I know this is bu. but do you feel sad if your child is not invited to a party?

(219 Posts)
LardLizard Mon 19-Sep-16 20:11:43

I know it's a bit pathetic really, but feel sorry for my nine tear old not invited to her friends party

I've tried to brush it off to dd, and said, oh well, maybe she's only allowed a certain number of children or something
And that you can't always go to everything
And that you can still be friends and still play together

But I think she feels pretty sad, maybe a realisation that this friend doesn't think of my dd as that much of a friend

I've suggested perhaps we do something nice on that particular day

Any other ideas how to help my dd feel less sad

I wouldn't ever actually do this, but I feel like not bothering to chat to the mum anymore

RedSauceAndJellyJuice Mon 19-Sep-16 20:14:41

I can understand that , I wouldn't want to speak to her but children are fickle . Do something nice with her and just enjoy her company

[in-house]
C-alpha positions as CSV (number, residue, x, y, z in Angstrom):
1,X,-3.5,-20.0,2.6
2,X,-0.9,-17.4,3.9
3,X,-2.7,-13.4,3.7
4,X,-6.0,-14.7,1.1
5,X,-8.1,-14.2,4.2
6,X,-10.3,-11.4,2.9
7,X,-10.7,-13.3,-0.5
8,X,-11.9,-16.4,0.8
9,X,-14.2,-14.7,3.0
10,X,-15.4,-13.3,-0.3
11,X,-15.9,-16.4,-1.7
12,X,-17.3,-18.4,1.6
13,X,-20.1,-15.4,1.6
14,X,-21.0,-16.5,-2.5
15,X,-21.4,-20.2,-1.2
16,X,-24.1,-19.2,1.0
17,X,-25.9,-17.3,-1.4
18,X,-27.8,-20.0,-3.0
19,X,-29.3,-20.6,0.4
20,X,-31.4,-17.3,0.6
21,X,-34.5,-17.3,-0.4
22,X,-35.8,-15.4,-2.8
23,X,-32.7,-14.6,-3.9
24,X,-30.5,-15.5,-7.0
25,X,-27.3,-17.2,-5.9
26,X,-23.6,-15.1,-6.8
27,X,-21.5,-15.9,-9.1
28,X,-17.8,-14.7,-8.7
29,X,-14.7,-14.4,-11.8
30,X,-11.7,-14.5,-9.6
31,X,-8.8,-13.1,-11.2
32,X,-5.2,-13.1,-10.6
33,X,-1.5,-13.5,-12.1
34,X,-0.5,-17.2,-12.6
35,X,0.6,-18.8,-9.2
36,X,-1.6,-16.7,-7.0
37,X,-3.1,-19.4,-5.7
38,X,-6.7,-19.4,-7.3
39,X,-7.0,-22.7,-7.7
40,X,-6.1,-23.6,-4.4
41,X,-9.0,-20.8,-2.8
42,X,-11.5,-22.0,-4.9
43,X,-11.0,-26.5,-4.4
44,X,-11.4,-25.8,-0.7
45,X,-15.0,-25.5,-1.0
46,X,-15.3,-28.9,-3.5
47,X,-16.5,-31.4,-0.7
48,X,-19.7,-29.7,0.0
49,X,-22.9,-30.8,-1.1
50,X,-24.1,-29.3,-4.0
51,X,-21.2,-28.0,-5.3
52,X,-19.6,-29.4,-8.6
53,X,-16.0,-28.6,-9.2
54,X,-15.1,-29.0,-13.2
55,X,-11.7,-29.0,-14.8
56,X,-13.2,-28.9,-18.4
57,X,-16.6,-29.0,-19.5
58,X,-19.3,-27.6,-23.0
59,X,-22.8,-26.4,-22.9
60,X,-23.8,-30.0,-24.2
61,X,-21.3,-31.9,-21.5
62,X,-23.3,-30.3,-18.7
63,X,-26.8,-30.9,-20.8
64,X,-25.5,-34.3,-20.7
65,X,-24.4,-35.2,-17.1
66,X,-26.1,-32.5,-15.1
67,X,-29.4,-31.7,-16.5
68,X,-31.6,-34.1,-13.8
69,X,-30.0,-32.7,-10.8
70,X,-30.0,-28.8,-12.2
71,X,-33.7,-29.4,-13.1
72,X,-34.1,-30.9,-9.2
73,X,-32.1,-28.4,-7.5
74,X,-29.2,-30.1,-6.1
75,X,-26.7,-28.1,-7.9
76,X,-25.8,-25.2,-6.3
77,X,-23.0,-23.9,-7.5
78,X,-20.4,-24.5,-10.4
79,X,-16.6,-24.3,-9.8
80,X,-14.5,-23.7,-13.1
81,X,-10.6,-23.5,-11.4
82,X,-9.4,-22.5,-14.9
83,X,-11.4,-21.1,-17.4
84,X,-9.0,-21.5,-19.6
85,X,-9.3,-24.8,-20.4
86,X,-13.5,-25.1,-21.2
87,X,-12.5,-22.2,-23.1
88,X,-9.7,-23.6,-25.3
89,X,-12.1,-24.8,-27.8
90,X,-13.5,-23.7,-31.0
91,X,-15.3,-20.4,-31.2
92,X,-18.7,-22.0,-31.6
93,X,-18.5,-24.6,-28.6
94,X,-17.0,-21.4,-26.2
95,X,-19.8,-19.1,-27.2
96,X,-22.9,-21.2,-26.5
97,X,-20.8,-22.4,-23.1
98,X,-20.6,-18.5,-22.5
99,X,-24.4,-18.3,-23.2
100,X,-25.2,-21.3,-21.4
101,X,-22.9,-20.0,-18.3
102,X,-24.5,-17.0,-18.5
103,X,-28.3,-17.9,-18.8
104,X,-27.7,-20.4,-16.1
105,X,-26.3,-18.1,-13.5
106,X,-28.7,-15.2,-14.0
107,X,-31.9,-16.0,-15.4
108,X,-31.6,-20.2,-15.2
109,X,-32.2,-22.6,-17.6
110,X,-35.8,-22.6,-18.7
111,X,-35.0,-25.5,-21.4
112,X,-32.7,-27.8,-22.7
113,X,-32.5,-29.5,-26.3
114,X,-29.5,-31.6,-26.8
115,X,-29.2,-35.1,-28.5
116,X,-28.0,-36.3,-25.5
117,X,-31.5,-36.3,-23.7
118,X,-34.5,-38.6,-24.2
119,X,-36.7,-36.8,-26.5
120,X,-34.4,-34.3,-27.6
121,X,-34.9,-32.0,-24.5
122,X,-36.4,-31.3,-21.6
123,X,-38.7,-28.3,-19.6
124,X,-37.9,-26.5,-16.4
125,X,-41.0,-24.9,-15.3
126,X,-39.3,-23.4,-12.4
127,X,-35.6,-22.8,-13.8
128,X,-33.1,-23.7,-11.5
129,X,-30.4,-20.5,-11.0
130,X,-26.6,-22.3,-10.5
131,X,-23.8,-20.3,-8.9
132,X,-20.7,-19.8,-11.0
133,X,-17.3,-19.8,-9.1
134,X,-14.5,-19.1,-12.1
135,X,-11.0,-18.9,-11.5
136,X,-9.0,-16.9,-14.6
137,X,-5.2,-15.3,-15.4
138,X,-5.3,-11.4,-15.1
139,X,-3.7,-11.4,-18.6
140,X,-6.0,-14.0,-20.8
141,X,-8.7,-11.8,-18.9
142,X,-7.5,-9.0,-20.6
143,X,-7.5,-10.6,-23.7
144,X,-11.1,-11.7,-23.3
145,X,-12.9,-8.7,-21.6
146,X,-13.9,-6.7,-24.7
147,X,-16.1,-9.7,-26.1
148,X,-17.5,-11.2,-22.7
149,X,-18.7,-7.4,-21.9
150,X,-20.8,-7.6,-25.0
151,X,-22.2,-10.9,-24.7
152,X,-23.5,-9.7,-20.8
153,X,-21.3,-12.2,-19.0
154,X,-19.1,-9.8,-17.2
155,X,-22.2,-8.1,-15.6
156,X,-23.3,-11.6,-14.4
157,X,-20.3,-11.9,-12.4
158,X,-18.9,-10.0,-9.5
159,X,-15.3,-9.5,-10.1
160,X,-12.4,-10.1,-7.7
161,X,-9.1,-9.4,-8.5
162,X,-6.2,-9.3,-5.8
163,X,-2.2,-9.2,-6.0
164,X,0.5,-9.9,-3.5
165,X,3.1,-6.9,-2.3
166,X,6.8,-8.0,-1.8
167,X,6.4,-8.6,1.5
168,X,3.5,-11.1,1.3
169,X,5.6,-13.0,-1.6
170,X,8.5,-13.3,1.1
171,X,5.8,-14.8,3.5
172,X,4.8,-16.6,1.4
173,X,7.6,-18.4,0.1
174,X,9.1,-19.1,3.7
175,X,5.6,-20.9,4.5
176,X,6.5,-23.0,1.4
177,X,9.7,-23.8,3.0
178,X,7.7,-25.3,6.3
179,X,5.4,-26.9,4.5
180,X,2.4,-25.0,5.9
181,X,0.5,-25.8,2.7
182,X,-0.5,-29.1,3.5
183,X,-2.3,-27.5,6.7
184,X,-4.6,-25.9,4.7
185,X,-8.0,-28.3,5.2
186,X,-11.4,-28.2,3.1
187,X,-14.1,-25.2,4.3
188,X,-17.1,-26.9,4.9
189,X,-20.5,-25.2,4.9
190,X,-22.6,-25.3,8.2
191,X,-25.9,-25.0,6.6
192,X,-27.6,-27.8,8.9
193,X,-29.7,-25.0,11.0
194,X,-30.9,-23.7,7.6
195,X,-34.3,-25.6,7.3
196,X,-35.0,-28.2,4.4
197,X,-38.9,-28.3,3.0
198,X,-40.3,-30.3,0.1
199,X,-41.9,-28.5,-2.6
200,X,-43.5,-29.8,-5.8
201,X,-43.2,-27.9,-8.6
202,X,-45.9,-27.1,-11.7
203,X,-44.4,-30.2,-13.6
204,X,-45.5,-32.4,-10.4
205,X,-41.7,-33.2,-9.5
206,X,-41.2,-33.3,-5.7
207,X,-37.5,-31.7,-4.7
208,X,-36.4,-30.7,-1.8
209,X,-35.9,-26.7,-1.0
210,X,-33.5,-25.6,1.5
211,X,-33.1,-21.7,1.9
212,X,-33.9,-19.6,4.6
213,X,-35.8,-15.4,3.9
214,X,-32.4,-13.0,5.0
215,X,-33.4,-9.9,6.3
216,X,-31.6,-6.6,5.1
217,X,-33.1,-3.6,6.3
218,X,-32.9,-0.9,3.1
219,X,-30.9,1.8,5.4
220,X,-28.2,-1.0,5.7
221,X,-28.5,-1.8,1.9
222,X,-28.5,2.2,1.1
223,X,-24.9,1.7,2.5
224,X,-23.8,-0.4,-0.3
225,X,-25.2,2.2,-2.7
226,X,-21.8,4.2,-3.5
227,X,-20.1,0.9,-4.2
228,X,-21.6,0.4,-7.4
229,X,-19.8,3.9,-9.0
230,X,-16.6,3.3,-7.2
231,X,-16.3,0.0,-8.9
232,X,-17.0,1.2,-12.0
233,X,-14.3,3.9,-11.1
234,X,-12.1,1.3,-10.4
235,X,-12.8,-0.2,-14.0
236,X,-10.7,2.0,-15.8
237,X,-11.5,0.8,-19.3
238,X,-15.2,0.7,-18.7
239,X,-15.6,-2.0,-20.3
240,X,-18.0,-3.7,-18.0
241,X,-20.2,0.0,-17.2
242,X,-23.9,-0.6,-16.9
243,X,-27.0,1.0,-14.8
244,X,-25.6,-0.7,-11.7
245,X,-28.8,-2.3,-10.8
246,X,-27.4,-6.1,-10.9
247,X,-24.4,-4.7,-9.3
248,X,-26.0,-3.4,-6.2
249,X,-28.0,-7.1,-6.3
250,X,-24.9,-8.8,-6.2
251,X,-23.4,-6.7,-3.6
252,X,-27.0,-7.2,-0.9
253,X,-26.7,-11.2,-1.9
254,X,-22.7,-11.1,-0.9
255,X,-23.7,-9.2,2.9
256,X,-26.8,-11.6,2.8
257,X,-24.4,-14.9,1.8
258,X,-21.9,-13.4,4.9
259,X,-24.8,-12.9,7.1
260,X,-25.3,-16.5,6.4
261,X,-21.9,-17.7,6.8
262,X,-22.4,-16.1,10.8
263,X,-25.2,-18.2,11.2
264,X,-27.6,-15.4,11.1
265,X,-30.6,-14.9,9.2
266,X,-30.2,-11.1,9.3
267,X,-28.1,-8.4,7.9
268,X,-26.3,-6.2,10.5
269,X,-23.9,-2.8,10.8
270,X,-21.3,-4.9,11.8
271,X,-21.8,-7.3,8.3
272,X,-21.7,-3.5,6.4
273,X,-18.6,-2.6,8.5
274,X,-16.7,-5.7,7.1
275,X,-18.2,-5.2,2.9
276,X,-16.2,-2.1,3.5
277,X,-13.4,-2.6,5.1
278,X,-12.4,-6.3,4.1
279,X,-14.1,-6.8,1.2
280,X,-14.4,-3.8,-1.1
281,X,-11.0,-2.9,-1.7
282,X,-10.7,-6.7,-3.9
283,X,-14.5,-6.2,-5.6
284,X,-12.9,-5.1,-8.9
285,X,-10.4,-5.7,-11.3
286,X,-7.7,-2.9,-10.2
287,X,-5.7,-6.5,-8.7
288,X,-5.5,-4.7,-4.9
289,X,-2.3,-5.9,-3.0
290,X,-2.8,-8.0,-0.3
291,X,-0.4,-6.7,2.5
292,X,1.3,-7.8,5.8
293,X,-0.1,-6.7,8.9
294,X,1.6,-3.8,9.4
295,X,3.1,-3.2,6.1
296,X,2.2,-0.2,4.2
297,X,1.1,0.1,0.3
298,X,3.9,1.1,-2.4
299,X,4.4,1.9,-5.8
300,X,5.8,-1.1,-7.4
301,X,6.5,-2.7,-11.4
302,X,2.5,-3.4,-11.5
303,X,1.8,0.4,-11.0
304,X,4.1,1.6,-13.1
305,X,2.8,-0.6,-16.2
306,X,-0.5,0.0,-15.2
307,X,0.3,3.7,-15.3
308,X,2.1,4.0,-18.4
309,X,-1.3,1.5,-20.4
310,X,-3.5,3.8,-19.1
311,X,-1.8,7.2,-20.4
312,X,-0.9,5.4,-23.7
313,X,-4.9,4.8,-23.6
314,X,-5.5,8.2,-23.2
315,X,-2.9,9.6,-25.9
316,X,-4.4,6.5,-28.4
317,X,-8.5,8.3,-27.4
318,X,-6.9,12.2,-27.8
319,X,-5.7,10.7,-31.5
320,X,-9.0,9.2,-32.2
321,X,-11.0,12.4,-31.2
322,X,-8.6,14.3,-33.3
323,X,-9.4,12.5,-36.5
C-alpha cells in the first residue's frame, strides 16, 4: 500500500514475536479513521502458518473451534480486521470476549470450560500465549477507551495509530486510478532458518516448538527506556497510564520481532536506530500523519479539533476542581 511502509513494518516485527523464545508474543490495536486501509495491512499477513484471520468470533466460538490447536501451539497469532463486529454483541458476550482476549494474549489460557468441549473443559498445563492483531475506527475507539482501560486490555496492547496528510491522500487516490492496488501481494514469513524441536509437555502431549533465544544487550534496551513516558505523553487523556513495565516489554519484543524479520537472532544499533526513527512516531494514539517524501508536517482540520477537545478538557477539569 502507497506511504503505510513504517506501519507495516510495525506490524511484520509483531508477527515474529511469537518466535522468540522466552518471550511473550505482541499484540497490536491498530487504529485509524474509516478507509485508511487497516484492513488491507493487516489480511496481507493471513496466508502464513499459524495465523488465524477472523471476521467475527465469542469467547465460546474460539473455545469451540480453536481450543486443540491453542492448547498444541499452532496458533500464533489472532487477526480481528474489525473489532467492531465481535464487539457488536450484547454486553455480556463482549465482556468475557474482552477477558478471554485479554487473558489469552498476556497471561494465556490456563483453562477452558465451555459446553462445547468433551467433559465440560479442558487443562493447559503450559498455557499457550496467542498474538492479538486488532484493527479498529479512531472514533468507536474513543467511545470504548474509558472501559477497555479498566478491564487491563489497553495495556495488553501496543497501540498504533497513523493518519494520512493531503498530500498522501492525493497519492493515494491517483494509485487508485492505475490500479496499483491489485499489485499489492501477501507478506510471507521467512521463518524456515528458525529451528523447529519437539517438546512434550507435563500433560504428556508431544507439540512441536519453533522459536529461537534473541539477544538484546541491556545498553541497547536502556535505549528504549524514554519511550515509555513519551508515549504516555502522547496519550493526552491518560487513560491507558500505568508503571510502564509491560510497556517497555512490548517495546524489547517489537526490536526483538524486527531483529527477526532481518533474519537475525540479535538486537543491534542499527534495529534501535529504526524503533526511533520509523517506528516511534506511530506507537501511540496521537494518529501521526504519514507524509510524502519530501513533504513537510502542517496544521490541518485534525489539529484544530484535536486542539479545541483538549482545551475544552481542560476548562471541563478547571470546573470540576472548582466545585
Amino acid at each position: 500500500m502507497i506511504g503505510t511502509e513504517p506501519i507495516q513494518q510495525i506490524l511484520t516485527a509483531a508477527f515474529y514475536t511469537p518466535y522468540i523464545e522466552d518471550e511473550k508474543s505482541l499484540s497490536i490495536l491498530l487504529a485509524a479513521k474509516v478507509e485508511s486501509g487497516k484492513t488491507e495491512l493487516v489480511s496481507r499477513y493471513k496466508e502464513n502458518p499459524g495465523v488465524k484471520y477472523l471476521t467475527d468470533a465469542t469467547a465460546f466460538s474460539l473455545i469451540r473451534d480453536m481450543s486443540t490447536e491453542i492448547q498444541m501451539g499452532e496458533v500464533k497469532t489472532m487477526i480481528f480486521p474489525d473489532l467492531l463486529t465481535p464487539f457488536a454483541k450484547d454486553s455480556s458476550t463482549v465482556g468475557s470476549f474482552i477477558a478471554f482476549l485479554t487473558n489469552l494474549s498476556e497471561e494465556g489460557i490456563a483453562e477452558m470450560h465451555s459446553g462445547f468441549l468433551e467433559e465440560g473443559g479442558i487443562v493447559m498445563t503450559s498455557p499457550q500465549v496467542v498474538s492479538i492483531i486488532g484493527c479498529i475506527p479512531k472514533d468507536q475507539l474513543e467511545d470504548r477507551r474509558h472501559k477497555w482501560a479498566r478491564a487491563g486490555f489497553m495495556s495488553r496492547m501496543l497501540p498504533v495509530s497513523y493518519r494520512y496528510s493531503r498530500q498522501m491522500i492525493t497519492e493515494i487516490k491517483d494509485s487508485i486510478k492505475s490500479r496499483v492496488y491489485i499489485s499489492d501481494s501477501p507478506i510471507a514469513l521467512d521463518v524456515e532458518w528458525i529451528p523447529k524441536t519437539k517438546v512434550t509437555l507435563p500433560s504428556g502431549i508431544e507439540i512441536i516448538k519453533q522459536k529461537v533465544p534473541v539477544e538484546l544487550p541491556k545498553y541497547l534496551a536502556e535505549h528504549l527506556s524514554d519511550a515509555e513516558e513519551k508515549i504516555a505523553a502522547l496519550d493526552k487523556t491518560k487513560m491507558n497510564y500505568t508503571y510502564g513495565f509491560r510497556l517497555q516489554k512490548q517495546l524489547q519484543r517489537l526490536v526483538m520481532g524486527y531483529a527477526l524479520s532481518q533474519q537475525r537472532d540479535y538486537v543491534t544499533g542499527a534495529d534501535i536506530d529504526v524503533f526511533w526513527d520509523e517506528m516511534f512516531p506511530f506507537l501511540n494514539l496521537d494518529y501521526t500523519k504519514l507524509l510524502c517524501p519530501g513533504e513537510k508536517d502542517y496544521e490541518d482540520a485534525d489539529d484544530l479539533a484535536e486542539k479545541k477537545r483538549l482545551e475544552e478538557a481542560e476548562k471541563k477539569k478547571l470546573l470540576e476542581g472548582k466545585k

HumphreyCobblers Mon 19-Sep-16 20:15:18

I really struggle with this too. Much more so than my dc do, they just don't think anything of it.

I have felt bad in the past when I have insisted my ds invite someone to their party because I am friends with the parents and then they don't reciprocate by inviting my dc - which is a ridiculous way to think!

I try to get over myself and I always manage to remain positive to the kids.

Mybeardeddragonjustdied2016 Mon 19-Sep-16 20:17:57

Make sure you ask the mother if the child had a nice party. She will feel shit for sure.

mumsnit Mon 19-Sep-16 20:20:49

flowers I'm always amazed at how much it affects me when I see my DD isn't invited to a party!

Yes a good tactic to get her excited about something you'll do together instead so she doesn't dwell on it too much. You sound like you're great about managing her expectations around friendships.

I also struggle with my own feelings about the parent - especially when it's just my dd that wasn't invited as it does feel harsh.

Iliveinalighthousewiththeghost Mon 19-Sep-16 20:21:32

My dd was the only girl not invited to a party in reception. Yes I was very peeved. Who wouldn't be. I never looked at the mother again. She'd try and let on and I'd look the other way.

Blondieblondie Mon 19-Sep-16 20:24:01

No advice, but yes, it's heartbreaking and my DS is 11. A lot of his friends mums are in a FB group that I'm not in, so they arrange things through that, not necessarily parties. He quite often gets invited sort of last minute, but occasionally not, and even when he gets the last minute invite I worry about how he'd feel if he hadn't! Part of me can't wait til he's big enough to make his own plans sadblush